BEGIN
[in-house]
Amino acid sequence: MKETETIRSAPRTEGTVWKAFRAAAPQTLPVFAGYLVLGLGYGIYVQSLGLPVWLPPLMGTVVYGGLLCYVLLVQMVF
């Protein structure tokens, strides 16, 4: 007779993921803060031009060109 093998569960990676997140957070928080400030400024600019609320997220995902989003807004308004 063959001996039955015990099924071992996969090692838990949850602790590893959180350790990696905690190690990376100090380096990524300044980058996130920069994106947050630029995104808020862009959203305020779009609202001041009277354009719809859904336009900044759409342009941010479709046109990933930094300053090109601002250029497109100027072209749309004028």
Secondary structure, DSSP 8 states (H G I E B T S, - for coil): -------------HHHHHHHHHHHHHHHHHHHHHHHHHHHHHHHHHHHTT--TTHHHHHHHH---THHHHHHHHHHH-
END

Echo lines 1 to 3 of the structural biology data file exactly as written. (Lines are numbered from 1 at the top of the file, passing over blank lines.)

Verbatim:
[in-house]
Amino acid sequence: MKETETIRSAPRTEGTVWKAFRAAAPQTLPVFAGYLVLGLGYGIYVQSLGLPVWLPPLMGTVVYGGLLCYVLLVQMVF
């Protein structure tokens, strides 16, 4: 007779993921803060031009060109 093998569960990676997140957070928080400030400024600019609320997220995902989003807004308004 063959001996039955015990099924071992996969090692838990949850602790590893959180350790990696905690190690990376100090380096990524300044980058996130920069994106947050630029995104808020862009959203305020779009609202001041009277354009719809859904336009900044759409342009941010479709046109990933930094300053090109601002250029497109100027072209749309004028």